If Maine stretches its winning streak to three games by beating Elon on the road Saturday, it will have to do so without cornerback Manny Patterson.
Patterson, a preseason first-team All-American, became the latest Maine player to have his season end prematurely when he sustained a knee injury during the first half of Saturday’s victory at Albany.
“He’s meant a lot to this program,” Maine coach Nick Charlton said. “He embodies what we try to put across through our culture. He’s an elite player who will keep playing at the next level.”
The Black Bears (4-5, 2-3 Colonial Athletic Association) also lost starting quarterback Chris Ferguson and linebacker Deshawn Stevens to season-ending injuries earlier this season. Ferguson sustained a foot injury during a 24-17 loss to Richmond on Oct. 12, and Stevens, the team’s leading tackler last season, tore his Achilles tendon during a season-opening 42-14 victory over Sacred Heart.
Patterson, a senior, recorded 29 tackles five pass breakups in nine games this season.
“This year, unfortunately, we’ve had a lot of adversity that way,” Charlton said. “The guys are very focused right now. We just have to keep that day-to-day focus. It’s all in the moment right now.”
Elon (4-5, 3-3) had its hopes of reaching postseason play all but erased with Saturday’s 31-29 loss to William & Mary in five overtimes. The Phoenix has only two games remaining. Maine has three.
“We’re still playing for a lot,” Elon coach Tony Trisciani said. “I know the playoff hopes have dwindled with (the William & Mary) loss and a lot of guys beating each other in our league this year. We’re certainly focused on one game, and that’s Maine. It’s senior day here. It’s their last home game in Rhodes Stadium. I want to see these guys go out winners.”
The tweak the NCAA made to overtime rules came into play during Elon’s loss to William & Mary. Once the game reached the fifth overtime the teams each attempted a two-point conversion rather than take possession on the 25-yard line, as was the case for the first four overtime periods.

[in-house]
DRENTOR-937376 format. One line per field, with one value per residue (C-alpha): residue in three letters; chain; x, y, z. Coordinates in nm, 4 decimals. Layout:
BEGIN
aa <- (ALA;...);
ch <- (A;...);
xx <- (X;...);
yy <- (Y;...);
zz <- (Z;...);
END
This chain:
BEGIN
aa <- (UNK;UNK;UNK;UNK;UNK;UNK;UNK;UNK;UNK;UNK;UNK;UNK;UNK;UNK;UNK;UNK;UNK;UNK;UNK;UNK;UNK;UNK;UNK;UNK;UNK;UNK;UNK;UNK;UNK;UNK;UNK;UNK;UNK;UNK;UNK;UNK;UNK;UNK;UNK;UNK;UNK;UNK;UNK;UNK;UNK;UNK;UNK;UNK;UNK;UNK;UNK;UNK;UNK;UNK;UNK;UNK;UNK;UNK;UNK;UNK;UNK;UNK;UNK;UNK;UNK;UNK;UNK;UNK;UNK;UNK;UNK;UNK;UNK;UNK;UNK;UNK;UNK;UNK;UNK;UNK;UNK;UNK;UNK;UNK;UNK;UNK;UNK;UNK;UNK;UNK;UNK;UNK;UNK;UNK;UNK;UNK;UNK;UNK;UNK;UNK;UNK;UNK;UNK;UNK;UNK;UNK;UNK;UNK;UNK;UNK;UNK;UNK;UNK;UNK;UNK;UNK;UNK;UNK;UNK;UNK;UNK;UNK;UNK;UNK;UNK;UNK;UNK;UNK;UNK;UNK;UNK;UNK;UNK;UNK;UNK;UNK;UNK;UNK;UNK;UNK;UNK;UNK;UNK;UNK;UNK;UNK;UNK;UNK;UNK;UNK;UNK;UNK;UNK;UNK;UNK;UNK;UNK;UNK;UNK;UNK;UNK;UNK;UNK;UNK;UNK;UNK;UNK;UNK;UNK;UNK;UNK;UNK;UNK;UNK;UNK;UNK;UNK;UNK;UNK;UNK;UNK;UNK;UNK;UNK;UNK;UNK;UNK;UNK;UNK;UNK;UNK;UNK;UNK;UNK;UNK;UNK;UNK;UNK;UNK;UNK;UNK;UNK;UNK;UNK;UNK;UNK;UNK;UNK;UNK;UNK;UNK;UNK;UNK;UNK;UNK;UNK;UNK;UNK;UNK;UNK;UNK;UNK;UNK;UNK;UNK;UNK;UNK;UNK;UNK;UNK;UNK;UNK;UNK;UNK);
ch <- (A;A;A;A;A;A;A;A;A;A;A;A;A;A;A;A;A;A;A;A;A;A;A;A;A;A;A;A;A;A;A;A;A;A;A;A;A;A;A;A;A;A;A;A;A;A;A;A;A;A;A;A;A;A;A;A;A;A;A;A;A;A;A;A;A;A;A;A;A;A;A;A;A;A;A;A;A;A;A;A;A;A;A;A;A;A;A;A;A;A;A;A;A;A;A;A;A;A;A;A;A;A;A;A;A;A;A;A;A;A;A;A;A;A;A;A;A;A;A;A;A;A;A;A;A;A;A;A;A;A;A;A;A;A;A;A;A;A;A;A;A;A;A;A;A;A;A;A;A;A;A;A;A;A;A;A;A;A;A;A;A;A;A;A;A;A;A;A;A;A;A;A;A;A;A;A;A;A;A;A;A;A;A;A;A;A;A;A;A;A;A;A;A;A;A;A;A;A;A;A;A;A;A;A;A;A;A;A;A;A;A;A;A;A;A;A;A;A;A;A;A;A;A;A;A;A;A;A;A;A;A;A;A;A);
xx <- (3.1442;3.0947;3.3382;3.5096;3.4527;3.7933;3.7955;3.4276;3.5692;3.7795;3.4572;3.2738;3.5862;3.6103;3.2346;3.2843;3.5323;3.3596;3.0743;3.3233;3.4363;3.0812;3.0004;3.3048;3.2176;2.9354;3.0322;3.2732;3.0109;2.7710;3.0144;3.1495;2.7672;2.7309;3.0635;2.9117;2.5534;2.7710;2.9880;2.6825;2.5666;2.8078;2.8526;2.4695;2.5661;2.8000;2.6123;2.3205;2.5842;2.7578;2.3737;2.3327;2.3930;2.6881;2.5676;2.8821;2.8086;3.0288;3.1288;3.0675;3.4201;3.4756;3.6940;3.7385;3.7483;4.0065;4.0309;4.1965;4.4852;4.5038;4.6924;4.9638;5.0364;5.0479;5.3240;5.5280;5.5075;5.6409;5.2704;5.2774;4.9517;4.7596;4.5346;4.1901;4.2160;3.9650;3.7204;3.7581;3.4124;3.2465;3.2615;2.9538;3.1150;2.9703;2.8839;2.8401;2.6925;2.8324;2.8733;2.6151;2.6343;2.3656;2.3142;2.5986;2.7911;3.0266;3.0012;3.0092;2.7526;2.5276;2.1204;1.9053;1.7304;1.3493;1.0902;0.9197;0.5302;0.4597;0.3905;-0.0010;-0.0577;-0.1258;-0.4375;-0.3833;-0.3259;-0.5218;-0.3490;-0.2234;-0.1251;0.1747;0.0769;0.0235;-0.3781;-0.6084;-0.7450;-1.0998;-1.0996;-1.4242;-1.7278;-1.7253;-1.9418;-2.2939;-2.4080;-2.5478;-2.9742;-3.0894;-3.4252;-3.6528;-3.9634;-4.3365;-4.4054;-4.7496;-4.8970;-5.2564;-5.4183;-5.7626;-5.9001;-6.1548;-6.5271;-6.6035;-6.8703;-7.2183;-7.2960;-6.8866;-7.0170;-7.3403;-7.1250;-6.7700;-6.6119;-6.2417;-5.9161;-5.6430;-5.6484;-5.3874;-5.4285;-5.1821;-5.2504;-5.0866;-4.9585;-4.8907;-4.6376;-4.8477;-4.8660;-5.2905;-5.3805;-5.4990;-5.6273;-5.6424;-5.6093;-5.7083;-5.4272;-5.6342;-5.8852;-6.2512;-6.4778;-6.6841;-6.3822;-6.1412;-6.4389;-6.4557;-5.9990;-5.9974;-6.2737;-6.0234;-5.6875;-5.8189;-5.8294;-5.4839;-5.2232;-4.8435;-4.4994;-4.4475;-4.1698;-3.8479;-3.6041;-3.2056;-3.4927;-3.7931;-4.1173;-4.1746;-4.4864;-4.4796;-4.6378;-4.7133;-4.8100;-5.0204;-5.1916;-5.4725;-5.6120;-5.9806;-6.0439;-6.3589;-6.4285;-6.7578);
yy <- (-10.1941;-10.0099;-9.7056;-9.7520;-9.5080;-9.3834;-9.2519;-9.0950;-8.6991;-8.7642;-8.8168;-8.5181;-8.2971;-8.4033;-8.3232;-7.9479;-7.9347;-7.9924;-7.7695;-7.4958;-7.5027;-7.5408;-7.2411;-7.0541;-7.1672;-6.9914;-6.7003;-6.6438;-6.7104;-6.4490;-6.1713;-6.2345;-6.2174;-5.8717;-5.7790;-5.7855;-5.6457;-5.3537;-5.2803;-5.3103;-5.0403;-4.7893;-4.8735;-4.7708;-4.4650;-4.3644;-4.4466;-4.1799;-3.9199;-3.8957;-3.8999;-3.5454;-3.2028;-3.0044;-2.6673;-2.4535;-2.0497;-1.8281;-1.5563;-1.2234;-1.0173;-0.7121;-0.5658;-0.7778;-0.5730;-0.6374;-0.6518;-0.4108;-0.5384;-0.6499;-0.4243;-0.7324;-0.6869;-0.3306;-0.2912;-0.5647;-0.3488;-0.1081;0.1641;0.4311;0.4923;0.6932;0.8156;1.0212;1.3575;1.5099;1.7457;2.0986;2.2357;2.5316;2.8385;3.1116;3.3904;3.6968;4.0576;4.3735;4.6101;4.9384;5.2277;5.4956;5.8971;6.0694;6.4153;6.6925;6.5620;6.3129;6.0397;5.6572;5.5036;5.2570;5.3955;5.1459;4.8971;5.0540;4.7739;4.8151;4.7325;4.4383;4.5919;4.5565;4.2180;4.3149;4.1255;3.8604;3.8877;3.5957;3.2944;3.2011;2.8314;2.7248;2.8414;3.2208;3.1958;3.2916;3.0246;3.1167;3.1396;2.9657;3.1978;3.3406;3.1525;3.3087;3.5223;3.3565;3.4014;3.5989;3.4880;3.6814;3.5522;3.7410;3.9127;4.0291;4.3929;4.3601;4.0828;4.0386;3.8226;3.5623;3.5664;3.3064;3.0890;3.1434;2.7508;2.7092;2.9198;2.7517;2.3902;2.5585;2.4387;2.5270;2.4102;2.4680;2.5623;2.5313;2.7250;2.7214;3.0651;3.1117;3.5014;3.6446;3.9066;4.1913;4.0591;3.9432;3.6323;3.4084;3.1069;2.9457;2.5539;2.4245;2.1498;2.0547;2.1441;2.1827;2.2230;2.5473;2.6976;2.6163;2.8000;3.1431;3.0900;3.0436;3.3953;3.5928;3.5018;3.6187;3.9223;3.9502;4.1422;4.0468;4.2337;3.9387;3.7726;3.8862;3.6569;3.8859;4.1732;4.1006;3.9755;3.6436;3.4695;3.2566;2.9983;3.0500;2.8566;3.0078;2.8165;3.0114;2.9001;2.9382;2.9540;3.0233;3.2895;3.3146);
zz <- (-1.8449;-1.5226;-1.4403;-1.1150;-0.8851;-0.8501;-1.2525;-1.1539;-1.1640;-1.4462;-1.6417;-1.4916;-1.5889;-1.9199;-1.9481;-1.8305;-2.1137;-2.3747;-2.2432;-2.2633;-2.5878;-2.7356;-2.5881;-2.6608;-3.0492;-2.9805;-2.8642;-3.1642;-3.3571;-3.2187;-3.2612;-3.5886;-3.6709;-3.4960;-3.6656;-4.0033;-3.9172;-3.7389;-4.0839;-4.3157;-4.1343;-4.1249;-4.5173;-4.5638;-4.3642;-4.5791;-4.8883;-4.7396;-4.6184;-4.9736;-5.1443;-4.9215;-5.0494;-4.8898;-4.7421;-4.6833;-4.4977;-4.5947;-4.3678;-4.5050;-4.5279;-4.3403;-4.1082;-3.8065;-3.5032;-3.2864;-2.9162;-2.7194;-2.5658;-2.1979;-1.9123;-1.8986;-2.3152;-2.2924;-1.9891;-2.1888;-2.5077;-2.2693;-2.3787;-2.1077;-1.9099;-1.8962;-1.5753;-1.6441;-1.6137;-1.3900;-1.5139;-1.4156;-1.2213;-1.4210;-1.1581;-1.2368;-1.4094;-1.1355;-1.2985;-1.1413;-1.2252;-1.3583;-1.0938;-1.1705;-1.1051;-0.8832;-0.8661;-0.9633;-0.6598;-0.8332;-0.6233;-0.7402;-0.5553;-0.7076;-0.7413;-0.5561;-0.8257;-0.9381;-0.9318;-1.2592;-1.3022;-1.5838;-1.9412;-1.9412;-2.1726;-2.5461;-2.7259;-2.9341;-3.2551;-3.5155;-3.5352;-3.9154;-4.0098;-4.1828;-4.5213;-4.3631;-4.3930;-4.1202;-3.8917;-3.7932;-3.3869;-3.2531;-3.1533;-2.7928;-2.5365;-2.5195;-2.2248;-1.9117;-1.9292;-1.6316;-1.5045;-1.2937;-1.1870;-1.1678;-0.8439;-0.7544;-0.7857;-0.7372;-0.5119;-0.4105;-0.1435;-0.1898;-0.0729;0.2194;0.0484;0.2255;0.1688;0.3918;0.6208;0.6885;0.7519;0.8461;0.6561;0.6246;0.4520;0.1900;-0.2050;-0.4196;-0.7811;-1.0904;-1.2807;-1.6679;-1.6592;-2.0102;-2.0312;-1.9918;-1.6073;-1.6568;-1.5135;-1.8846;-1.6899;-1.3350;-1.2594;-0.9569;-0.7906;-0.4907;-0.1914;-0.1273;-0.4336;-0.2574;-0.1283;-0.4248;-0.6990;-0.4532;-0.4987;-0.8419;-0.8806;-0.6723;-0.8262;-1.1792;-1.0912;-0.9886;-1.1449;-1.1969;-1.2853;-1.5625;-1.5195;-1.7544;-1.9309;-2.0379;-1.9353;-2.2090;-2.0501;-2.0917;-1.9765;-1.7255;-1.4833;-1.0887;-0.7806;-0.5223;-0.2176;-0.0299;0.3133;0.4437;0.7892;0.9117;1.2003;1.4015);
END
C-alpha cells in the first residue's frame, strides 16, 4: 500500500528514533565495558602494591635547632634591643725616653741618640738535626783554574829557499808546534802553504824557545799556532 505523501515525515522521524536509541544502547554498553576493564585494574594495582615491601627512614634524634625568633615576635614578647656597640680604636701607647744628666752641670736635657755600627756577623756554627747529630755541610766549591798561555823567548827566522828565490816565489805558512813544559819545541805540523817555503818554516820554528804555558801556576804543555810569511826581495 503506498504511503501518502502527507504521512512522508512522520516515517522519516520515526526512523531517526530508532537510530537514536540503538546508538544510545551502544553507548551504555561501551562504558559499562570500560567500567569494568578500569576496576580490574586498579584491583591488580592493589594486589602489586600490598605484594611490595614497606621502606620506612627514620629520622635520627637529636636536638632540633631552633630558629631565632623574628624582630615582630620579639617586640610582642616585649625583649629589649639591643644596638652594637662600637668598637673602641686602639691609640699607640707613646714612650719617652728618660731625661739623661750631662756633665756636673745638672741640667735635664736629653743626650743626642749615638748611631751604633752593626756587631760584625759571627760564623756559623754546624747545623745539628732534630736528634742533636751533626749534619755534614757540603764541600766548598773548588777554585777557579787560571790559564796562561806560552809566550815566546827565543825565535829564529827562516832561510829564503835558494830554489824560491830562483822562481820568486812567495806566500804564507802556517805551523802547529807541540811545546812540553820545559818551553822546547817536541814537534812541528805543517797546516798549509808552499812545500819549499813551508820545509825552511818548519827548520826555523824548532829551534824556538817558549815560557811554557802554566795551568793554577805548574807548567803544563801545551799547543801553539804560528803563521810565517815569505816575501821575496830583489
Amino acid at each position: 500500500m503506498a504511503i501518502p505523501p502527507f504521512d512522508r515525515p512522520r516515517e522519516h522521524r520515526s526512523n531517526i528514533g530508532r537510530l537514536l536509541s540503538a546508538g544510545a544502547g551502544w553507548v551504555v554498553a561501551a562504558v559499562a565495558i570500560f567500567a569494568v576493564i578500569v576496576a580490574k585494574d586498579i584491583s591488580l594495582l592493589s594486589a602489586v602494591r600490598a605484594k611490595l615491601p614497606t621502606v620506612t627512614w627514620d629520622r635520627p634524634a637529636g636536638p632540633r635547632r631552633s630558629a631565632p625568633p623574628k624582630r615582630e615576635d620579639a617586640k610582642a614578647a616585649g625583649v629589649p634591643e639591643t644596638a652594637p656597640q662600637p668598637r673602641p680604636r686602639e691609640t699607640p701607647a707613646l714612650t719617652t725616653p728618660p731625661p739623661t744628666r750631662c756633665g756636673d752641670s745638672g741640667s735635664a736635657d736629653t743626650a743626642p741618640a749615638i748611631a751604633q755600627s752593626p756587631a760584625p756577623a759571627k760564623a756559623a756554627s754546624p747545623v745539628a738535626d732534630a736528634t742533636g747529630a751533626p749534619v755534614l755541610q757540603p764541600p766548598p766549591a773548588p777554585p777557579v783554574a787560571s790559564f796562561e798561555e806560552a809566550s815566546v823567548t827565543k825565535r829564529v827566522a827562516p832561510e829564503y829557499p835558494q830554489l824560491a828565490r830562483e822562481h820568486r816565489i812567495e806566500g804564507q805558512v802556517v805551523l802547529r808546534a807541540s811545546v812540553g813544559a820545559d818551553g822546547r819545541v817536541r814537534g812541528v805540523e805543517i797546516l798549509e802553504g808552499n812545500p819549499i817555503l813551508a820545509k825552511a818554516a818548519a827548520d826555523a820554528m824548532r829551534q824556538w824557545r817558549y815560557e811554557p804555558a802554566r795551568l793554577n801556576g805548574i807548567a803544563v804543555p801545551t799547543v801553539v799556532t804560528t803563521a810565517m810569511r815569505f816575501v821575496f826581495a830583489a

After William & Mary scored in the fifth overtime, Elon’s attempt to force a sixth overtime came up short when quarterback Davis Cheek had his pass broken up.
Tricisani said it was extra-tough to lose in that fashion.
“I understand the rule and the reason why and the player-safety piece of it, but it’s a bit frustrating when you play all that football and it ended up coming down to a play,” he said. “Kind of like penalty kicks I guess. You play a lot of football you hate to see it end that way, especially if you’re on our end.”
A Balancing Act
Maine has surpassed 400 yards of offense in each of its three games since true freshman Joe Fagnano replaced Ferguson as Maine’s quarterback. Perhaps more important is the fact that the Black Bears have gained 160 yards on the ground in each of their last two games, victories over William & Mary (34-25) and Albany (47-31). The Black Bears, who are 10th among CAA teams in rushing offense, picked up 164 yards on the ground against William & Mary and rushed for 169 yards against Albany.
“I think Joe is very poised,” Charlton said. “He can do a lot of different things, so we try to tailor things to what he does well. We have some skill players who really can make a lot of plays out on the perimeter and we’ve been able to run the football.”
Maine still leads the CAA in passing offense (315.2 ypg).
“I think they’re playing some really good football right now,” Trisciani said. “Coming off back-to-back wins. They’ve been more balanced. They’ve been able to run the ball the last couple games. I understand how strong the passing game is and has been for them this season, but the ability to be more balanced makes it hard to defend.”
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Elon leads the CAA in turnover margin at plus-7. Maine is at the bottom of the conference in that category at minus-7.